Bar News - June 21, 2017
Intellectual Property Law: Policing Trademarks on Social Media
By: Steven E. Grill
The use of social media to promote brands and sell goods and services continues to grow at an explosive rate, creating new types of problems for trademark owners.
Counterfeit goods appear for sale on Craigslist. A competitor posts on Facebook with a confusingly similar name. Famous trademarks are diluted by use in Twitter hashtags. These and many other problematic scenarios have become relatively common. In today’s world, policing trademarks thus requires monitoring social media and taking action whenever possible.
Some monitoring steps are basic and easy, such as setting up alerts on major websites so that notice will be provided whenever certain keywords are used. Many trademark owners, however, do not have either the resources or the expertise to develop a thorough and effective monitoring program. Fortunately, a cottage industry has developed; many companies (including law firms) now offer monitoring services. It is worth researching the options and putting into place at least some form of monitoring.
Once offending content is located, the next step is to determine what action to take. Pursuing social media infringers can be difficult. It may be impossible to determine the identity of the parties responsible without a great deal of effort. Such parties, moreover, may be outside of the United States, making legal action impractical or prohibitively expensive.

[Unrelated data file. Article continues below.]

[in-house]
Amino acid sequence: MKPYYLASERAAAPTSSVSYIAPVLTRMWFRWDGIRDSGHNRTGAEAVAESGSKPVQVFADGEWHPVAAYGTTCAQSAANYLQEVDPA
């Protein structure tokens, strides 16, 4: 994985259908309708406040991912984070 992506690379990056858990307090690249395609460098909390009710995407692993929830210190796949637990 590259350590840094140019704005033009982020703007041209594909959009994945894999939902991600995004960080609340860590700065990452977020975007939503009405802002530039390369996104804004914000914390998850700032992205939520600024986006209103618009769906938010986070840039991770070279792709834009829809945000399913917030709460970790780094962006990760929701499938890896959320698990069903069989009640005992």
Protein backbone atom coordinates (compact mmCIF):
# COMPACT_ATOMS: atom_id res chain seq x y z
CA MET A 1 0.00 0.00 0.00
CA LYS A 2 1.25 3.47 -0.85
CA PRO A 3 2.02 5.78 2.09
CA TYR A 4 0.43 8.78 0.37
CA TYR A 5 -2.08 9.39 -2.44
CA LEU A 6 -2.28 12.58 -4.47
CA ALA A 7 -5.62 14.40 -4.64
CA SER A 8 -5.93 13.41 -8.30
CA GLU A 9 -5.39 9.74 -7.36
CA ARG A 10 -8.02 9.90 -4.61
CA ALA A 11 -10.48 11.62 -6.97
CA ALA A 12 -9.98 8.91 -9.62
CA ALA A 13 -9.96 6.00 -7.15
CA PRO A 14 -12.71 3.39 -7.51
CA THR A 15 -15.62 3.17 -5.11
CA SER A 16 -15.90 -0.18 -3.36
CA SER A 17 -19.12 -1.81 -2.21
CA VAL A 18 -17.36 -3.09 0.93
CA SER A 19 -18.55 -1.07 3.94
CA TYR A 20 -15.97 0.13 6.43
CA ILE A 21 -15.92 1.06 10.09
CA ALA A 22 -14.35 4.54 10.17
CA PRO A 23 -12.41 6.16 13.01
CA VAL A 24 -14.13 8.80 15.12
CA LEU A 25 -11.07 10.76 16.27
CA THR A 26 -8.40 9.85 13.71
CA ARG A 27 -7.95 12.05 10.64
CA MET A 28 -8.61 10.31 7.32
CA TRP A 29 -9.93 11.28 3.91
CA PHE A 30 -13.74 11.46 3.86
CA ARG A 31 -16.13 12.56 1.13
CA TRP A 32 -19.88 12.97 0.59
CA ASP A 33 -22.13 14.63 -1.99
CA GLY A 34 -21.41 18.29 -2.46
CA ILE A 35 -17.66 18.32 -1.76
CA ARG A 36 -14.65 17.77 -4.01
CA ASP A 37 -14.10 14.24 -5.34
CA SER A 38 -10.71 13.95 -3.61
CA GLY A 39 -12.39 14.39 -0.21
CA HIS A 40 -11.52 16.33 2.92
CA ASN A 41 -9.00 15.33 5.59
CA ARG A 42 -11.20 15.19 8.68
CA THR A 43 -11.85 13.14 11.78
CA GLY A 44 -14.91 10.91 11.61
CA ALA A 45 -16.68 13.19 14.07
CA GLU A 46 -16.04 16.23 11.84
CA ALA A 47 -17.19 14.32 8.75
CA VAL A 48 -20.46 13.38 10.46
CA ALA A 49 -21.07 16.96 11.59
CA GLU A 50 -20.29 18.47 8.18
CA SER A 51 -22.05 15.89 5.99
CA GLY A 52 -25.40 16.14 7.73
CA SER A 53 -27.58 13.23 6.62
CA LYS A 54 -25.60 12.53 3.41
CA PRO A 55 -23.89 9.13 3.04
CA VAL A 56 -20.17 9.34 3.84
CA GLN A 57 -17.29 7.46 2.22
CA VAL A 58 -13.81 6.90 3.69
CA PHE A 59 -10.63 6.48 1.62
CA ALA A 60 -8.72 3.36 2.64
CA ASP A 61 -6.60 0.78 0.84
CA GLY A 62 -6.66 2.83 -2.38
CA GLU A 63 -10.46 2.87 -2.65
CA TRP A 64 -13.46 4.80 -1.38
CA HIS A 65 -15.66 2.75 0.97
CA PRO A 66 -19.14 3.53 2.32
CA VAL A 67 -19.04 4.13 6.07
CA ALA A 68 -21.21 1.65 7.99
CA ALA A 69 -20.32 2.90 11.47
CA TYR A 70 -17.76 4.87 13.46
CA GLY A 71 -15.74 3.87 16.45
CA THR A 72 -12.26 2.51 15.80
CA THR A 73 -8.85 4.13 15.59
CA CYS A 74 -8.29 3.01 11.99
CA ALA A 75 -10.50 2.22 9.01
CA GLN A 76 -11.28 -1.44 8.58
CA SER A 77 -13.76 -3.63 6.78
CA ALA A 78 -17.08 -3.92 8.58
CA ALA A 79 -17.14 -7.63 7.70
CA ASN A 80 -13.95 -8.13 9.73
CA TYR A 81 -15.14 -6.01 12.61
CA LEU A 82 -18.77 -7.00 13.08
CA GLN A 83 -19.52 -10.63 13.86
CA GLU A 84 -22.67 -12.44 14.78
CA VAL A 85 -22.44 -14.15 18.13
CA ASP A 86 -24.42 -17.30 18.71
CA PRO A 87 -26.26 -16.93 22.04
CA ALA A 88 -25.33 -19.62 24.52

Fortunately, it is usually possible to have the offending posts removed without a great deal of trouble. Most website operators will cooperate when a trademark owner notifies them of improper postings on their websites. This may be a matter of self-interest, because (unlike the protection afforded to website operators with respect to copyright infringement under the Digital Millennium Copyright Act) there is no statutory “safe harbor” protection for website operators who allow their sites to be used by trademark infringers. Thus, although case law is not fully developed, it is likely that the owners of social media sites – like other website operators – who knowingly allow their sites to be used by infringers or counterfeiters, or who fail to remove the offending content after notice from trademark owners, can be held liable for contributory trademark infringement. See Tiffany (NJ) Inc. v. eBay Inc. (2nd Cir. 2008); Louis Vuitton Malletier S.A. v. Akanoc Solutions Inc. (9th Cir. 2011).
The last thing an operator of a social media site wants is to find itself in the middle of litigation, even as a third-party witness, let alone as a defendant in a proceeding seeking injunctive relief or damages.
Major social media sites such as Facebook, Twitter, LinkedIn and Instagram all have online infringement notification processes that allow trademark owners to submit claims of infringement. In most cases, a properly documented claim will result in removal of the offending content. This will usually be enough to prevent real damage, especially when the infringement is identified early.
Steve Grill is a shareholder in Devine Millimet’s Manchester office. He helps clients resolve difficult business and financial disputes and focuses his practice on telecommunications, technology and intellectual property issues.